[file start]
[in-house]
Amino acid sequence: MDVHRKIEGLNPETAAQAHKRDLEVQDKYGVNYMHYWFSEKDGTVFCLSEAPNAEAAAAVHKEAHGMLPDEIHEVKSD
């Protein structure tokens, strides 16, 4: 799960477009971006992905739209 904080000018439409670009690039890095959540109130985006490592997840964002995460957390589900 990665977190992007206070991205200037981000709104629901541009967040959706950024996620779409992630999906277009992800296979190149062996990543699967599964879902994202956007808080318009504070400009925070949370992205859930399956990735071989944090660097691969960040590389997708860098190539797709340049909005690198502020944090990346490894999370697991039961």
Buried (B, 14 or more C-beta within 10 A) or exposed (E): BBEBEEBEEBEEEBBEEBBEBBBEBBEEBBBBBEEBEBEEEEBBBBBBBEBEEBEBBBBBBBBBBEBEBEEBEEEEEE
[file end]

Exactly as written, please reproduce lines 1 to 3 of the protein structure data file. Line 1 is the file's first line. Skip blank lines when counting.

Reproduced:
[in-house]
Amino acid sequence: MDVHRKIEGLNPETAAQAHKRDLEVQDKYGVNYMHYWFSEKDGTVFCLSEAPNAEAAAAVHKEAHGMLPDEIHEVKSD
């Protein structure tokens, strides 16, 4: 799960477009971006992905739209 904080000018439409670009690039890095959540109130985006490592997840964002995460957390589900 990665977190992007206070991205200037981000709104629901541009967040959706950024996620779409992630999906277009992800296979190149062996990543699967599964879902994202956007808080318009504070400009925070949370992205859930399956990735071989944090660097691969960040590389997708860098190539797709340049909005690198502020944090990346490894999370697991039961």